“Junk, Junk, Bill, Junk…” Priestly mumbled as he flicked through the envelopes before tossing them onto the wooden coffee table that sat in the middle of his living/kitchen/dining room.
Priestly’s apartment was moderately decorated – it was small with the living room, dining room and Kitchen area cramped together, but with the various items strewn around it felt more homey than oppressive. The kitchen was ordinary with lightwood cabinets against the wall and a stone washed counter that held the microwave, kettle and small statue of a cat wearing a sombrero. The cooker and fridge-freezer had been there when Priestly arrived had had been in fairly good condition, serving him well over the past few years – not that Priestly cooked much outside the Beach City Grill and his fridge was more of a giant cool box for beer and microwave dinners.
The dining room consisted of a small table that was light wood with scratches along the table legs (Priestly had bought it at a garage sale when he first moved to Santa Cruz and he suspected that the cat that had been lying sprawled on the grass was responsible). The table had originally came with four matching chairs but I now housed three and an old fold up chair because Priestly had come in drunk and perhaps slightly baked off his head before plunging into the table and breaking one of the legs.
The living room wasn’t as space as it contained a sofa (that doubled as a bed dude!), a coffee table that was covered in paint splatters (from when Priestly was decorated one weekend) and a television set that picked up most channels with a reasonable reception.
The bedroom was to the back of the apartment, housing a king sized bed, a clothes rail and a mirror that Priestly and Tish had dropped when they were helping him bring it in but he refused to get rid of because, “Dude, 7 years bad luck is something I do not need!”.
The bathroom was generally clean and that probably had something to do with the meager size, not big enough to leave towels lying all over the floor. The bathtub probably should have been condemned with the amount of hair dyes that had been rinsed over it, turning the bottom into a psycadelic mix of reds, blues, yellows and purples, but Priestly was a shower man and didn’t really care much.
Posters, pictures and post-it notes that were attached to the wall throughout the apartment give it a relaxing lived in feel that was one of the reasons his apartment was the place to spend a lot of the Friday nights – the stereo blasting as loud as they could get away with and the beer flowing creating an atmosphere that would make in the stuffiest person feel mellow.
Priestly sauntered over to the fridge and pulled out a beer, twisting off the cap and tossing into onto the counter. Walking over to the sofa he let himself collapse into the soft springs, taking a swing from his beer and casting his eyes about the room.
“Talk about boring” Priestly muttered out loud. He never was one for being alone – growing up in a family as an only child, that followed a strange new religion and home schooling made him want the company of others more than the normal person. Spending so much time alone as a child had made him “different” from the other children his age, not able to socialize the same way they did, gaining friends at school or church groups.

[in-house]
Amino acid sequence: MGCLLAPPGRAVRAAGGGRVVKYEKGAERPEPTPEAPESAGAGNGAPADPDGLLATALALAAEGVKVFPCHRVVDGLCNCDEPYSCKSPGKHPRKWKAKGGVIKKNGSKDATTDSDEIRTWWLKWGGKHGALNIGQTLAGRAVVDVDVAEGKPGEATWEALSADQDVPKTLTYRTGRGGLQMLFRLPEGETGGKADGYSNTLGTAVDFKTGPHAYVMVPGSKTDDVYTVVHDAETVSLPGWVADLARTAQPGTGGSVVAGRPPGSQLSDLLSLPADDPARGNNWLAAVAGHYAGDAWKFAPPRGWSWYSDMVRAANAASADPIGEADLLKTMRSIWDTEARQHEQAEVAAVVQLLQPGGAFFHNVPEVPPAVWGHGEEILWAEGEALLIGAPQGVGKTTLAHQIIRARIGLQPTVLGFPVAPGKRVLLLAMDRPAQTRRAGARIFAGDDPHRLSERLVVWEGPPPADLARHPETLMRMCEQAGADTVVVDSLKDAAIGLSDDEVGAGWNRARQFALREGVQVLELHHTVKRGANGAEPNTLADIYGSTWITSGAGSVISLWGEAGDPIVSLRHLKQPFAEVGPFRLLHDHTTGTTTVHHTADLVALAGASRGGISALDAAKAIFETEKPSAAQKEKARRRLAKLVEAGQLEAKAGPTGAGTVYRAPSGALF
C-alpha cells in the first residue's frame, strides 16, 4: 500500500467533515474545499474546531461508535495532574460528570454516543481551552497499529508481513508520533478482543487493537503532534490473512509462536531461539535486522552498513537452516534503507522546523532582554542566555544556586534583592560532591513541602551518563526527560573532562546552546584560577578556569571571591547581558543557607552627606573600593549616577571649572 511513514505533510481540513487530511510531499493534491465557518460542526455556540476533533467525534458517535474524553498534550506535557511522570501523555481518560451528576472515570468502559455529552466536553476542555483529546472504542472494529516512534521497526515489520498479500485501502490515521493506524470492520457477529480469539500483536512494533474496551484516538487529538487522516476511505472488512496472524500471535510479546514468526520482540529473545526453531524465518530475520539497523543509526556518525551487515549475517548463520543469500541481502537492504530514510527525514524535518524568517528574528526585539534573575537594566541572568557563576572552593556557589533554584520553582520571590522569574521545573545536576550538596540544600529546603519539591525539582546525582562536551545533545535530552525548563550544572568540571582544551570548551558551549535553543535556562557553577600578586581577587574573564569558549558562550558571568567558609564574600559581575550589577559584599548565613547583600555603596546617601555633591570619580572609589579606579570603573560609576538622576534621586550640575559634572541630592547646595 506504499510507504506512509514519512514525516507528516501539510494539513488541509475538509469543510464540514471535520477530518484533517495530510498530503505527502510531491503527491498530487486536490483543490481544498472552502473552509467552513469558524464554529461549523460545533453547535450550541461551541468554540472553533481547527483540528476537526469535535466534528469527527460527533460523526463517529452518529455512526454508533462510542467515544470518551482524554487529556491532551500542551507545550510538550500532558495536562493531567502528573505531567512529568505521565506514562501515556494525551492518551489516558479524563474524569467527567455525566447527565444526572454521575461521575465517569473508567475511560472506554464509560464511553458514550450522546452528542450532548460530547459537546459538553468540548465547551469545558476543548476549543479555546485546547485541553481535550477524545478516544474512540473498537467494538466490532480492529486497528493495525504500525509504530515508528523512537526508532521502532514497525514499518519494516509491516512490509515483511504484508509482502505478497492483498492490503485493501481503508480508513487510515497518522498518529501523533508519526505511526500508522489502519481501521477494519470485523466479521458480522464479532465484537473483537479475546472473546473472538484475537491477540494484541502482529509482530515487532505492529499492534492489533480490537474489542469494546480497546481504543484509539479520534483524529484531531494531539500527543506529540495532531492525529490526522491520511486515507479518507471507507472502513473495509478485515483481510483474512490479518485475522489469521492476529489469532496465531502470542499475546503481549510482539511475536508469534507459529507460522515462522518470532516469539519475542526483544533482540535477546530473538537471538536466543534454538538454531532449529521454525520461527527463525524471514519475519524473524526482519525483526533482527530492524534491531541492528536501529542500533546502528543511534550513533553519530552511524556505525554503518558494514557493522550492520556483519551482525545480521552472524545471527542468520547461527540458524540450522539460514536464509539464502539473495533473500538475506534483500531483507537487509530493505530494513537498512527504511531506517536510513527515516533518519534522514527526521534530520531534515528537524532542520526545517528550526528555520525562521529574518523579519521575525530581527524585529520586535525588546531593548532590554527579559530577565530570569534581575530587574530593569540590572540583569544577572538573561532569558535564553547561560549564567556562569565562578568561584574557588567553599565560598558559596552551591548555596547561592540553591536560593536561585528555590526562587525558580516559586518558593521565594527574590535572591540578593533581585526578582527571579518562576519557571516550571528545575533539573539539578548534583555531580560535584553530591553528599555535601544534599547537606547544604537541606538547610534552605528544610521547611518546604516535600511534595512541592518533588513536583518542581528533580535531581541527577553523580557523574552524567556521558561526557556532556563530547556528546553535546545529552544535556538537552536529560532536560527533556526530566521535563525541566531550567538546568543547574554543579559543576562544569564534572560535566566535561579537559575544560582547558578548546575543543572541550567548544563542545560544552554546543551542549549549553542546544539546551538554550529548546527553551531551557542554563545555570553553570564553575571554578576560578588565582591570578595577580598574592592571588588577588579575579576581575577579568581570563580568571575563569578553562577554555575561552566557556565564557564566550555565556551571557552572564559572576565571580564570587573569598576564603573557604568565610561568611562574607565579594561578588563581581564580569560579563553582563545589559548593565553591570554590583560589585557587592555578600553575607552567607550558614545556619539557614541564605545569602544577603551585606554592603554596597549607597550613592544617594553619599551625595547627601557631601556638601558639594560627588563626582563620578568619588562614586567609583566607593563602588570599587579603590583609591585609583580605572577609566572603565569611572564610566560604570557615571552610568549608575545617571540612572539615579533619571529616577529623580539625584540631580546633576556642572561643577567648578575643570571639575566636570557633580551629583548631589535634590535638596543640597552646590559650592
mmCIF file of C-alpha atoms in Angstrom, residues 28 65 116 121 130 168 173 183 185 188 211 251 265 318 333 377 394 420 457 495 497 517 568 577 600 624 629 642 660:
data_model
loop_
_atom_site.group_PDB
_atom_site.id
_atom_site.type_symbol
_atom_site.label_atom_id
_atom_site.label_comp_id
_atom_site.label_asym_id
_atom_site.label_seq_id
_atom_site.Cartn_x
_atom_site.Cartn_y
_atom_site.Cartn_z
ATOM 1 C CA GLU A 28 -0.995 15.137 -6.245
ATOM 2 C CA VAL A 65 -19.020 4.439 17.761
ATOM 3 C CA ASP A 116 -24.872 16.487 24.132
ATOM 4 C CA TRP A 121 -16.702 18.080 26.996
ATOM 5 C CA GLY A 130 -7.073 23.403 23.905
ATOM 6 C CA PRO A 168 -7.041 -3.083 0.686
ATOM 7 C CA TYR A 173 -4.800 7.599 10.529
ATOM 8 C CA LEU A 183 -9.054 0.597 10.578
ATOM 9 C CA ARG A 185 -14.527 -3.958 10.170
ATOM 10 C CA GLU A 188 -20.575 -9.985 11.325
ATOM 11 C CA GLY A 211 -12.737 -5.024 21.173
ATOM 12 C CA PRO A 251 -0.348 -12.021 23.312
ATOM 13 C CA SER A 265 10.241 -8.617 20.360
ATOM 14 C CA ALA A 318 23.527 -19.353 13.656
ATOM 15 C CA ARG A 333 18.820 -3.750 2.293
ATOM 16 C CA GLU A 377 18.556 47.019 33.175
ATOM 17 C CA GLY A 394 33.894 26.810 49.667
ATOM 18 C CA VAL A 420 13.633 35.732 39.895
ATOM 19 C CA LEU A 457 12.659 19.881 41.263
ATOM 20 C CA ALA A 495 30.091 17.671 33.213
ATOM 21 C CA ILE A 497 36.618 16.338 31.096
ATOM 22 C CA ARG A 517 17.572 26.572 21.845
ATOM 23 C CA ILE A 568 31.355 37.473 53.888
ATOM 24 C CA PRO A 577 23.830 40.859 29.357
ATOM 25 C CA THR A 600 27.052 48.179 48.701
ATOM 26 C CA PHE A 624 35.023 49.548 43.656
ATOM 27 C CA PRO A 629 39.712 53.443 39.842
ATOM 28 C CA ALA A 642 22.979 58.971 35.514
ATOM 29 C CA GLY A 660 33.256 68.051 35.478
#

As he grew older he had fought against his parents need to smoother him with their ideals, going out and socializing with people his own age. He was quite a handsome man and the girls knew it – but once he opened his mouth something must have screamed ‘FREAK’ because any relationship he had never lasted very long.
Sure he had girlfriends, wasn’t a virgin and had friends that he could go out with. But they were never really the same as he was – didn’t hold the same opinions, tastes or styles in music.
If people thought he was weird then he was gonna show them weird. He changed his hair, changed his clothes and changed location. Moving to Santa Cruz gave him a fresh start to be Priestly, becoming friends with people who didn’t judge him by how he looked (sure they poked fun but that’s all it was, fun) but took him for who he really was.
Still wasn’t any need to tell them his real name was Boaz.
Priestly sipped his beer, turning on the stereo to blast out the loudest tune, bobbing his head along. Setting his beer down Priestly went into his room and stripped from his jeans and t-shirt before pulling on a pair of worn sweatpants and an old tee with “This T-Shirt Would Look Great On Your Floor” before walking back out into the living room and flopping back down onto the sofa, glancing at the telephone waiting for it to ring, wondering when Tish, Piper or Jen were gonna fill him in on what they were doing.
Glancing at the clock on the microwave Priestly sighed,
“This is gonna be a long weekend”
Saturday and Sunday passed in the same fashion. Priestly came to work, almost on time, and for a change was cooking and taking orders. The extra work made him more tired at the end of the day so he usually just drove home (dropping Trucker off first) before having a few beers and hitting the sack.
When Monday came Priestly was strung with curiosity – he had waited all weekend on one frickin’ phone call from anyone to tell him what they were up to; who the Hell was Fuzzy22, a guy, a cop, a friggin’ monkey escaped from the zoo?!?
Walking round from the back after parking his car Priestly spotted Tish, Piper and Jen already there (no big surprise there) and pushed open the door…